People are an investment, not a transaction.
I have a saying about this: “Selflessly and fearlessly invest in people.” Don’t approach people in a way that’s focused on what you can get from them. Instead, consider what you can do for them. If you take care of people and work to improve their lives, the odds are higher that they will enthusiastically try to help when and if you need them.
This idea applies to everyone, from the contractor you need to work on a house to a powerhouse real estate investor who you want to become your mentor. Invest in people selflessly, and the rest will work out.
4. Commingle Your Hobbies
Ever tried to become best friends with someone over 30? For many people, it’s not so easy. But why? It’s because people have more established lives, interests, routines, and families to think about.
Finding people who are into real estate is enough of a shared interest to become friends, but you can compound that exponentially by finding additional overlapping interests or taking one of your interests and using it to add value to their life.
My personal example is photography and videography—but it can be anything for you. It can be a creative interest, a technical interest, or an abstract interest. Think of your hobbies as a force that can be used for good in your relationships.
I didn’t pick up photography as a means to network. But along the way, I learned something interesting about our world: Everyone has a camera on their phone these days, but almost everyone is a lousy photographer.
This is because good image quality does not equal good pictures. A large portion of people are accustomed to seeing terrible pictures of themselves—and they hate it. Then I show up and take one great image of a person, and they love me forever. Easy!
Lately, I have taken to videography, and specifically YouTube production. But I didn’t go off and make a bunch of YouTube videos about myself out of the gate. I started by putting other people on camera and trying to make them look good first.
Photography has nothing to do with the lesson here, it’s just to plant a seed in your mind that you can and should use your outside personal interests to compound your business relationships. You probably have a hobby that you can share with other people for mutual benefit. Anything from spearfishing, web design, woodworking, or whatever.
Find your unique talents and use them as a means to help other people.
5. Use Your Ego
Part of the reason you want to be successful is ego. This is inevitable. You want the money, you want freedom, and you want to announce it to the world when you succeed. That’s ego.
Accomplishing big goals feels good, and we love to chase those wins. The feeling that comes with them, that’s definitely ego.
Many of us love to compete. But this can lead to trouble, especially when dealing with debt. So, it’s important not to let our ego control us. While ego may be inevitable, the reward systems that feed the demon are not all created equal.
I tell people all the time, “I can make money for myself, but that’s easy. I want to be so good that I can make you money, too.” It’s one thing to get an ego boost from hitting your goals. It’s a whole new level of ego when you can help someone else succeed.
Looking at it this way allows us to feed that ego without starting from a selfish motive, and we can approach people with a genuine desire to help while perfectly reconciling our own interests. Don’t try to suppress your ego; use it to help the greater good.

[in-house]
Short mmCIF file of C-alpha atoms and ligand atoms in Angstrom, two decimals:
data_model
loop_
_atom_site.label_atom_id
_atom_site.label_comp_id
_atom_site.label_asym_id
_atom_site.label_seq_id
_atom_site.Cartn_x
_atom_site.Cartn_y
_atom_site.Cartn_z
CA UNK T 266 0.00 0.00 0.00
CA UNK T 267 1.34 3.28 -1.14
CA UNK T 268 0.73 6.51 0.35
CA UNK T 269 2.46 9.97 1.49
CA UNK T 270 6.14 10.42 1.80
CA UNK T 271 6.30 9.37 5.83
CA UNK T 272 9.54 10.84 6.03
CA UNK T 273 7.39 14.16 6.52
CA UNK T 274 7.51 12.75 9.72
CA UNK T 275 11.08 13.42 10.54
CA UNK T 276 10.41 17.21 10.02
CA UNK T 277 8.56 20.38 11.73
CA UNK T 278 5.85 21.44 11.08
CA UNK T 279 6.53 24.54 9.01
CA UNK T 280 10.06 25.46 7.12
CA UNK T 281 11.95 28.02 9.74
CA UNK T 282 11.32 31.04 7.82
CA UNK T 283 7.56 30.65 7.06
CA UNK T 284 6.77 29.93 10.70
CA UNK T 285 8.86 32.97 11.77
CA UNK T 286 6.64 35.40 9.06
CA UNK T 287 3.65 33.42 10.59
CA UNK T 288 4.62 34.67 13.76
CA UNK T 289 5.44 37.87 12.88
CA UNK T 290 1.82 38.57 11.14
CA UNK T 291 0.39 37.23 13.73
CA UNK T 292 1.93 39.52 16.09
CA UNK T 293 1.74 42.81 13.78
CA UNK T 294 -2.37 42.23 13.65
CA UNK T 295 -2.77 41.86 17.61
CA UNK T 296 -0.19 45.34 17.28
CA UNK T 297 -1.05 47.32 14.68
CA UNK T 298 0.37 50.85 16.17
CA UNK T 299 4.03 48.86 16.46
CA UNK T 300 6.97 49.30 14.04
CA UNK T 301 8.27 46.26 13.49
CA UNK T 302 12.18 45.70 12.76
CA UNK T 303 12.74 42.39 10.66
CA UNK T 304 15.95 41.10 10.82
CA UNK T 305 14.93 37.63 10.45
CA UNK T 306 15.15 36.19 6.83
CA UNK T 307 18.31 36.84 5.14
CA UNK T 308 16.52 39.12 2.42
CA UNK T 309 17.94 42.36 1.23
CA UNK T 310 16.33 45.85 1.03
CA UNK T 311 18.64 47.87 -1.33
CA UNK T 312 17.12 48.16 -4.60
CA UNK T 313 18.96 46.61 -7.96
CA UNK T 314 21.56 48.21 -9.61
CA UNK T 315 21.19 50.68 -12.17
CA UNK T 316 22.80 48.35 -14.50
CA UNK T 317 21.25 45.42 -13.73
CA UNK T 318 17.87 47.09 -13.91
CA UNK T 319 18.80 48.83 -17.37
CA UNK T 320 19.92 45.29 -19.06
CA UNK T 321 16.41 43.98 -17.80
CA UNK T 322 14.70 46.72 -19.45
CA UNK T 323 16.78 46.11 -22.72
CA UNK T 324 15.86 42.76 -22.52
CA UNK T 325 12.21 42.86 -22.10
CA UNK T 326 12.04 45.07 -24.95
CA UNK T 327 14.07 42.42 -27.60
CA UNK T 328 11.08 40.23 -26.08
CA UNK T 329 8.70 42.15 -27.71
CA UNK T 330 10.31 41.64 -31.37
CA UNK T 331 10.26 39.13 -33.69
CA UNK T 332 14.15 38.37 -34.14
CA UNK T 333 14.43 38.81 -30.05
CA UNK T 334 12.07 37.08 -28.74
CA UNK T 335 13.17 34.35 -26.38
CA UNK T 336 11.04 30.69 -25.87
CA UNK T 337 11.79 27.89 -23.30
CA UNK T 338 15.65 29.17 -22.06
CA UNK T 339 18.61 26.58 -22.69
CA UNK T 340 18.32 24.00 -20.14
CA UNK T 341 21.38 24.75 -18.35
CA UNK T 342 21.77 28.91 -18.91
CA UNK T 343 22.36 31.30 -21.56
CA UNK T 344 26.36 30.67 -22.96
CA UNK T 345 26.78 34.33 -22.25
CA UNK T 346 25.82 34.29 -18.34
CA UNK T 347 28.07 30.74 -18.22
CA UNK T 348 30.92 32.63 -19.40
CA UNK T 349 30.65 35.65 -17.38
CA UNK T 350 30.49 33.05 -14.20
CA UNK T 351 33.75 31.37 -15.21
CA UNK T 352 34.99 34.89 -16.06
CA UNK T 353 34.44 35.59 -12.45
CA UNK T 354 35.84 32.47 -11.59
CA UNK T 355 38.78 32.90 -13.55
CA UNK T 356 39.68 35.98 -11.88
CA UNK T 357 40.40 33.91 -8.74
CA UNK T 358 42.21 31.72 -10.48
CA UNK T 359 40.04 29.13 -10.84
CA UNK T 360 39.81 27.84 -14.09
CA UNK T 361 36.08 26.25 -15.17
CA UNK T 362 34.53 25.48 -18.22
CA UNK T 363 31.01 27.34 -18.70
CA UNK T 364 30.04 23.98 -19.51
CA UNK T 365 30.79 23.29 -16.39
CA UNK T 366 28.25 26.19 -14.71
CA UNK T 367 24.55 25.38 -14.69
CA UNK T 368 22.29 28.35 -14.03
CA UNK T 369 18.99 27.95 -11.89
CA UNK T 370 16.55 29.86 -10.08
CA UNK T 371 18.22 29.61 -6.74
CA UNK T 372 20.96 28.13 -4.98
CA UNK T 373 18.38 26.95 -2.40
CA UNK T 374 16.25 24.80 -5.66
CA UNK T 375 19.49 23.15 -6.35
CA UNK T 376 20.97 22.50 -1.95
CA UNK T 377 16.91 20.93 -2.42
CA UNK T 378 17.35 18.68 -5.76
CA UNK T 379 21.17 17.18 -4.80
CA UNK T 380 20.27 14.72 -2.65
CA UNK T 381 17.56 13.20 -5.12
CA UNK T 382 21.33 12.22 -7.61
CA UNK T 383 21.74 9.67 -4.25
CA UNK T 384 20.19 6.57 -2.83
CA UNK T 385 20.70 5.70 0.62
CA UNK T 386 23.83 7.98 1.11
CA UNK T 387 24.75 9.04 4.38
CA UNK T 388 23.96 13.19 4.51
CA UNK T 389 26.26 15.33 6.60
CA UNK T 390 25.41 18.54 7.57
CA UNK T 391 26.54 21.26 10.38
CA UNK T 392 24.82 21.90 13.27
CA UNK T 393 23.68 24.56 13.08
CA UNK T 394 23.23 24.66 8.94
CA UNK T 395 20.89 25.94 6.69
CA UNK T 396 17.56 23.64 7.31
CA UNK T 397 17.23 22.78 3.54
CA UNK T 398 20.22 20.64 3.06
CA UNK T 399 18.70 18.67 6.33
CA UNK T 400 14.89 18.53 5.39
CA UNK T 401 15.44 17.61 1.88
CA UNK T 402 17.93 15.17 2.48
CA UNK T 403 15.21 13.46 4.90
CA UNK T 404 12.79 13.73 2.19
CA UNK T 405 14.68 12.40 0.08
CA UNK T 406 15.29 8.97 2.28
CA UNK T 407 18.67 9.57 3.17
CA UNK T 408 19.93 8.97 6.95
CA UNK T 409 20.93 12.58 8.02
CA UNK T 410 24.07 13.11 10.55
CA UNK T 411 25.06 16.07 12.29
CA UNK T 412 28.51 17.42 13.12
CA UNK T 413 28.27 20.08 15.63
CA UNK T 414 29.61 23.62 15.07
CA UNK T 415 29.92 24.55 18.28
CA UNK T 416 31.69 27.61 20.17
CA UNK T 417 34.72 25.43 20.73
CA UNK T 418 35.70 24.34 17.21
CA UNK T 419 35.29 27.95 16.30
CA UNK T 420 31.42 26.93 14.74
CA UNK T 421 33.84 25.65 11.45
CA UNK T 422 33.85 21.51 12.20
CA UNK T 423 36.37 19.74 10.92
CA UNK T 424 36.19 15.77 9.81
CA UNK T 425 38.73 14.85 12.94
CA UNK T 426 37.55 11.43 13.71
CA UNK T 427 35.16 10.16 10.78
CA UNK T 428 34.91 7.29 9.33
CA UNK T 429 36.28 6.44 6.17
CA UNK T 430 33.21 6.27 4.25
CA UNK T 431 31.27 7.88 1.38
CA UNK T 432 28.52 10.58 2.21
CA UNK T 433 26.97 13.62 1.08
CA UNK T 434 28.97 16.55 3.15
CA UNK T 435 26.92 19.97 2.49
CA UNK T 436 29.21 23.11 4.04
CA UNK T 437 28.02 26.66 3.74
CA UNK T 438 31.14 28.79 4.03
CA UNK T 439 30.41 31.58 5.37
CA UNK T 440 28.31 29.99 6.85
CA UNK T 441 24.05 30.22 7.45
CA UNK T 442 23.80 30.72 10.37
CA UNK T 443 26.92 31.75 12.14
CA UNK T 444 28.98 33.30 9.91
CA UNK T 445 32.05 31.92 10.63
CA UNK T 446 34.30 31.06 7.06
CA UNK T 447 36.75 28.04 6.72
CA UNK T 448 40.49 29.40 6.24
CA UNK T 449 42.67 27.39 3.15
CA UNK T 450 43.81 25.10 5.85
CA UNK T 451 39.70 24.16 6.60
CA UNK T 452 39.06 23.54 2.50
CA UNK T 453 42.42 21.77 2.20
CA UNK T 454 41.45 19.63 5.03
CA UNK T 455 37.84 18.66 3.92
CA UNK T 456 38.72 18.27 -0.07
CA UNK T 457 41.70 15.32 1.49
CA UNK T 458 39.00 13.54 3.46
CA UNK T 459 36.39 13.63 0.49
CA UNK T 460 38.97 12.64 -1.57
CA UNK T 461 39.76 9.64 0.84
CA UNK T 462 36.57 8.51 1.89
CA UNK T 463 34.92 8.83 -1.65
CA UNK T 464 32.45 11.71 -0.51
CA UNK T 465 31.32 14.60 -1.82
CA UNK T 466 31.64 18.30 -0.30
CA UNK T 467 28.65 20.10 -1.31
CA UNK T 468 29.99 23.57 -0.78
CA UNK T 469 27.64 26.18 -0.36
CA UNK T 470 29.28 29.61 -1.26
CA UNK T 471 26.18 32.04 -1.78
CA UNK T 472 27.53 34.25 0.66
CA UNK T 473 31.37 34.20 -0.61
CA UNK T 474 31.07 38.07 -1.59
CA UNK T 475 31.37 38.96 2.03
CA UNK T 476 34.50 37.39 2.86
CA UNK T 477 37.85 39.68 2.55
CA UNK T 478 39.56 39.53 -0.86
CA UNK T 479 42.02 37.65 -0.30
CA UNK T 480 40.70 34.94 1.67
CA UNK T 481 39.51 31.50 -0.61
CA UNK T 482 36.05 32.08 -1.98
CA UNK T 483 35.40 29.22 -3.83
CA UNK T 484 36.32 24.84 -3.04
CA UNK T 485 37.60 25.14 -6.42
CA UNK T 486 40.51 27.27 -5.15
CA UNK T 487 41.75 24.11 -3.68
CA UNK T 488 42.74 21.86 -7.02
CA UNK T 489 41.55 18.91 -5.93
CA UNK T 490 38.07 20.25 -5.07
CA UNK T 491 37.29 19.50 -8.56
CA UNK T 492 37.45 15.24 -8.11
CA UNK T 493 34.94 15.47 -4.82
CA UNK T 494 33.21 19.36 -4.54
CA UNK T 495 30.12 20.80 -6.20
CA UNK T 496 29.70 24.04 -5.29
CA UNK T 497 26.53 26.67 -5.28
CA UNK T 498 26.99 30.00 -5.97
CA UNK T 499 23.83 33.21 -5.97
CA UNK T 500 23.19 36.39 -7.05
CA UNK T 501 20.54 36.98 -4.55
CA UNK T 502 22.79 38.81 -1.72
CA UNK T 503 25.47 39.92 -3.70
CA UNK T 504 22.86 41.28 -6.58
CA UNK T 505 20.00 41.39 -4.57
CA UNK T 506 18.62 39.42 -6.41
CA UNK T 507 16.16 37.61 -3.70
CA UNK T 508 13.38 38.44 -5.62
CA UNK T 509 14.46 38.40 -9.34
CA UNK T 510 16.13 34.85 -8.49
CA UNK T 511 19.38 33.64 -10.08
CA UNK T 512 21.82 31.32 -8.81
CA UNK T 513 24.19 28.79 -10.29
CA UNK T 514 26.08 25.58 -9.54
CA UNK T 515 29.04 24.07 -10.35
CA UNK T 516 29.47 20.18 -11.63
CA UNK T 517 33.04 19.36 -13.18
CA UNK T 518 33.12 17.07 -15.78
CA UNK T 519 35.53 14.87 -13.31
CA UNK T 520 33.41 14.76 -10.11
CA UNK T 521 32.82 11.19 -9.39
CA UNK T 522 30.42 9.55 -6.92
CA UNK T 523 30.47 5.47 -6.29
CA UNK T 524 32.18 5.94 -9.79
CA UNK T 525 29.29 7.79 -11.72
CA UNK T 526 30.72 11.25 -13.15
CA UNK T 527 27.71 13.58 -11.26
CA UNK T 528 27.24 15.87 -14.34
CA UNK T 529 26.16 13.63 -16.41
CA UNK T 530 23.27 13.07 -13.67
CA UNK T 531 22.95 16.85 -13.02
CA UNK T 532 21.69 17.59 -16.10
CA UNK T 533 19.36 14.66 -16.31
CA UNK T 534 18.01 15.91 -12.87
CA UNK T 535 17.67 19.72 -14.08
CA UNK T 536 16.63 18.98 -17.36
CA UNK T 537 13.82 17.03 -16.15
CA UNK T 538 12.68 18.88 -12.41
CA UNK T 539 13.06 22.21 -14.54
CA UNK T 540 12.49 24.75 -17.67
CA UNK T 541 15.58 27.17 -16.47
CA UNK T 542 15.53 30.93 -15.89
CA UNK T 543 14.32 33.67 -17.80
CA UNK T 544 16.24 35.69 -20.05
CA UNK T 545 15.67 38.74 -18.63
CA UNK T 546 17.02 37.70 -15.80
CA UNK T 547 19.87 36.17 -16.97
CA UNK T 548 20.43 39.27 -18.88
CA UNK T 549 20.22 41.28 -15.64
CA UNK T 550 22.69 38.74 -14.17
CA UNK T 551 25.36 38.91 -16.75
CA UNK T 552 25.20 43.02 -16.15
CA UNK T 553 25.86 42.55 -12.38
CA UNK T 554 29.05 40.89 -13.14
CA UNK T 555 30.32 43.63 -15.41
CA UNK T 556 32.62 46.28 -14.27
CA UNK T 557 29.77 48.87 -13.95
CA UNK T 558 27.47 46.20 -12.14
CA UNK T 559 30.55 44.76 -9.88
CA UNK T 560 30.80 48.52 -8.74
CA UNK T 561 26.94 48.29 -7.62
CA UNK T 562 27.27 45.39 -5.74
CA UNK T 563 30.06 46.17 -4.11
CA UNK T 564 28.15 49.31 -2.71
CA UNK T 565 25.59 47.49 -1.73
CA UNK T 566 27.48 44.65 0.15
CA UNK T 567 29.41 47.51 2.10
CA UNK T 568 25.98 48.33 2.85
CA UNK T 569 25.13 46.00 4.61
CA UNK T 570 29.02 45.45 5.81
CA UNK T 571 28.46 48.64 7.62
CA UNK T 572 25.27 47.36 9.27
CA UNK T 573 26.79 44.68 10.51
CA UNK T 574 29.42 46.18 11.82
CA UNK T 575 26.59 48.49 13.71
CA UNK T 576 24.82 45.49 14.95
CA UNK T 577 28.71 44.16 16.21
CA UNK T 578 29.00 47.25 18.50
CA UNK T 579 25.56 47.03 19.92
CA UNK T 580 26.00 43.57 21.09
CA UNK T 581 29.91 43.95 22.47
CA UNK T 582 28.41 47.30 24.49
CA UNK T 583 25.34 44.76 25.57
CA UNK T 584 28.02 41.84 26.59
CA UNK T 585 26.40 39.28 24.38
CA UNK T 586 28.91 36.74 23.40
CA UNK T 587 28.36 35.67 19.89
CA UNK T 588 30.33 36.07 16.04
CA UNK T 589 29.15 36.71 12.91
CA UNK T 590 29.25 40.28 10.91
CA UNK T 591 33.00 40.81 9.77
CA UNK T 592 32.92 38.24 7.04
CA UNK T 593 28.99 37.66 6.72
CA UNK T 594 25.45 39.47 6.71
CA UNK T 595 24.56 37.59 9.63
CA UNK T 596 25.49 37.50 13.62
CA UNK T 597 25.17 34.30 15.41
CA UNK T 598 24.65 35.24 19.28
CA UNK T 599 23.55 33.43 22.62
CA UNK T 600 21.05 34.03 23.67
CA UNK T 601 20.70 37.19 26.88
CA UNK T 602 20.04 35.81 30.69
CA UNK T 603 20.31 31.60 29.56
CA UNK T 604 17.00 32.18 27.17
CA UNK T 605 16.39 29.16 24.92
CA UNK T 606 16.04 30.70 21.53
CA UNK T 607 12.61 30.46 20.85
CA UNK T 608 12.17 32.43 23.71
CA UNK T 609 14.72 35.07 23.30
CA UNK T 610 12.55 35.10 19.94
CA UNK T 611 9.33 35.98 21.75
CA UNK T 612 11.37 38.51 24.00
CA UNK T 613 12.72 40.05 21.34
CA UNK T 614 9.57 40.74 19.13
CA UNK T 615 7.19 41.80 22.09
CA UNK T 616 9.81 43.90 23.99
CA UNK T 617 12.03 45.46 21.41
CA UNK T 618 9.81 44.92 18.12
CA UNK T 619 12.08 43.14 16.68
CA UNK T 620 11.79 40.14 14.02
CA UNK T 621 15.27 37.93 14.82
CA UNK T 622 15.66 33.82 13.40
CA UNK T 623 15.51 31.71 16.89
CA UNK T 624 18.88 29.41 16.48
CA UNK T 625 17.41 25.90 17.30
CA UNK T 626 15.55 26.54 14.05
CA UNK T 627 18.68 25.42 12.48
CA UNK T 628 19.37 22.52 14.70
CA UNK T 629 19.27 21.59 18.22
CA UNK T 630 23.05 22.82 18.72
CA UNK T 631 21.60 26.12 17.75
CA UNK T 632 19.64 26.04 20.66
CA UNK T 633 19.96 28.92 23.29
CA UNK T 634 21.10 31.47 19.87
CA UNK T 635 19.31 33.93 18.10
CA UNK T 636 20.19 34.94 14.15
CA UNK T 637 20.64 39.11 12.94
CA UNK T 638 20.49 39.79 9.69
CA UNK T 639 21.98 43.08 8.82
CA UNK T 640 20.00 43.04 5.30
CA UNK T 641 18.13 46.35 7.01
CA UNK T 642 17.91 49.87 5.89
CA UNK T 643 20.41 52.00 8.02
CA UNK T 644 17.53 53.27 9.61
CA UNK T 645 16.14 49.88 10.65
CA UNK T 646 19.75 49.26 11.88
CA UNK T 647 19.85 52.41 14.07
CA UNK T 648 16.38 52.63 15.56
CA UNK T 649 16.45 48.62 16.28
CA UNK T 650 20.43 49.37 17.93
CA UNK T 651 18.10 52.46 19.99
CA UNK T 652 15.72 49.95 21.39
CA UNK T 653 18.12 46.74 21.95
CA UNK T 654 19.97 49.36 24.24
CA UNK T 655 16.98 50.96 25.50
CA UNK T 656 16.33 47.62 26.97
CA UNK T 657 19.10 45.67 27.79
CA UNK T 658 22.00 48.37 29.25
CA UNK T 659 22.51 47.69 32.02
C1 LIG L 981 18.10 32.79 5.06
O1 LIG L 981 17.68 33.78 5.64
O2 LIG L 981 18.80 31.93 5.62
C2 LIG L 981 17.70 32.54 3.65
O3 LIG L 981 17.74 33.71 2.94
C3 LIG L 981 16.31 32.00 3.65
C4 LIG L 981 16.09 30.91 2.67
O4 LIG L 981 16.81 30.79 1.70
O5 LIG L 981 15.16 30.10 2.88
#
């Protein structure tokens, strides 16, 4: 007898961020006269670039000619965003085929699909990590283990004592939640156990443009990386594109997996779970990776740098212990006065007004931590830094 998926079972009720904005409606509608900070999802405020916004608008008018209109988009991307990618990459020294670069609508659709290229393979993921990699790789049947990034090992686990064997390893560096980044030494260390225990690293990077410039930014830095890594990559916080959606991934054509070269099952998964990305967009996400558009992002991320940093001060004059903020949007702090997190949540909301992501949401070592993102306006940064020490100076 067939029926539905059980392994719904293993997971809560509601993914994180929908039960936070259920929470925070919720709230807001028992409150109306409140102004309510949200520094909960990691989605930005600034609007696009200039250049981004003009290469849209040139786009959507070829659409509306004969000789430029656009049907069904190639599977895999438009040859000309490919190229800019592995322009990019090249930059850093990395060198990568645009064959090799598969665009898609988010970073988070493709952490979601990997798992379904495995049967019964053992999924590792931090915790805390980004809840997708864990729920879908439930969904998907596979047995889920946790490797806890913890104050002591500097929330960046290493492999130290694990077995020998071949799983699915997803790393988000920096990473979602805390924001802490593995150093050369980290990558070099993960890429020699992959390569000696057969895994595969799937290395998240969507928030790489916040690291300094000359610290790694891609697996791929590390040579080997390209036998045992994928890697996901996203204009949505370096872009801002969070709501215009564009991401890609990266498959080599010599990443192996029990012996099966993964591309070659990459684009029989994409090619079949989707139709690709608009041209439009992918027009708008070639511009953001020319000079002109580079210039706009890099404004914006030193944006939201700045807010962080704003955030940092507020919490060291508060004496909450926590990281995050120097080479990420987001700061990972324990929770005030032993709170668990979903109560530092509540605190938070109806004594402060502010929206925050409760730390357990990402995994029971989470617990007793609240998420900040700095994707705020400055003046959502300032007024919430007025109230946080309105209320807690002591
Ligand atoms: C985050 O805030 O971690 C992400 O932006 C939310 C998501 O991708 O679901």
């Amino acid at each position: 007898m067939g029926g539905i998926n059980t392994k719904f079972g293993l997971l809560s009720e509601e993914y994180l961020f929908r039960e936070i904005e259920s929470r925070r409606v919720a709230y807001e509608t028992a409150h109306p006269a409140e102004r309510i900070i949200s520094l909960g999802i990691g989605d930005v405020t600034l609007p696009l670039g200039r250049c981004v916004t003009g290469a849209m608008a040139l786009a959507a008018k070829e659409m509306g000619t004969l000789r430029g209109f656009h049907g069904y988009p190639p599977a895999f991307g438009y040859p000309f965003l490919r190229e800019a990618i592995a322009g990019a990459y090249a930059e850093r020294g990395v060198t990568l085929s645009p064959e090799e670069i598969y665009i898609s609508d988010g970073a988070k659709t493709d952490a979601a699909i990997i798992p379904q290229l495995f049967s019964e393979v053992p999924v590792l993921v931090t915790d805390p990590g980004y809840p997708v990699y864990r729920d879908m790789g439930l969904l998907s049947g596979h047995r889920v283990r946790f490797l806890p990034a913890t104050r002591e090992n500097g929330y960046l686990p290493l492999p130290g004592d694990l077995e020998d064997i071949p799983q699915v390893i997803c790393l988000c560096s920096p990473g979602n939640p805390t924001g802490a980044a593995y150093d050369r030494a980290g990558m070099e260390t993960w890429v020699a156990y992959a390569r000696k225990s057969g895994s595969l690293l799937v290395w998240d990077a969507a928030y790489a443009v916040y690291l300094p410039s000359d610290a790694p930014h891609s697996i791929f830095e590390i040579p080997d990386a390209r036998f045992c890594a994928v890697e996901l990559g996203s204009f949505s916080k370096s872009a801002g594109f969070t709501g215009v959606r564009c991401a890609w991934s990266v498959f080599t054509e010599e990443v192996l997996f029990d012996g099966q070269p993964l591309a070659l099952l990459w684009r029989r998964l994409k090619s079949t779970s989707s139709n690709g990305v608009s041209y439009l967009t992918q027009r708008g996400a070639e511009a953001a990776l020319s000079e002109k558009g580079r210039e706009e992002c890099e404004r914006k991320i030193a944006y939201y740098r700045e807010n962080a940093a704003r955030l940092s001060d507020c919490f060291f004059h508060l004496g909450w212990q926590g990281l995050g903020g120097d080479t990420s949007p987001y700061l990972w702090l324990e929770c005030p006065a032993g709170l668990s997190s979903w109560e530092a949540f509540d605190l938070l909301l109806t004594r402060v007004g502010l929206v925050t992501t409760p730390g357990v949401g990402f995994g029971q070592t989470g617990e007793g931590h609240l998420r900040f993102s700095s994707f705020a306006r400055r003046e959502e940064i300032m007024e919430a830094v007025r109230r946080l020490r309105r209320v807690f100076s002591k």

6. Be a Beacon
If networking is the organization of people you know, being a beacon means telling people how to come to you. This is what social media and content creation are great for: telling the world what you do and how to get ahold of you.
In this day and age, part of successful networking requires you to be a beacon to some degree. There are a few ways you can do this:
- Host a meetup. Sure, you can go to a meetup, but then you’re not the beacon, are you? You don’t need to make a big production of this. I have been doing a Sunday morning meetup at 8 a.m. at a local coffee shop for years now. It’s been extremely successful. Even though it’s on a Sunday and it starts way too early, doing so allows me to weed out people who aren’t a good fit for me. Find the right approach for you, but I highly recommend you start something! Find a few friends to help if you need to.
- Share your expertise. For three years, I’ve been offering free video chats/mentorship with real estate investors through my website for no cost and for no reason other than to help. I’m booked for weeks in advance, and it’s an incredibly rewarding experience to give back. This is something anyone can do, as it’s free and simple. I have no idea why more people don’t do it, but that means competition is low, so you can get in easily.
- Announce your presence. I go to events all over the state and conferences all over the country, and I announce it online constantly. More than just showing up, take the time to arrange it so that like-minded people can find you once you arrive. This way you’re not going to the event and hoping to make friends—you show up and other people are actively seeking you out. This is the peak of being a beacon!
I hope these tips are helpful. I tried to include a mix of actionable and mindset activities. Most importantly, you’ll notice I didn’t mention trading value or money a single time. If you think developing genuine relationships has anything to do with money or extracting value from someone, you’re going to get outcompeted, because people like me just don’t care that much about money.
People are far more valuable than money. I invest in them with no thought of return on investment. If you do right by people, the money will eventually come.
What are some of your best relationship-building strategies?
Let us know in the comments.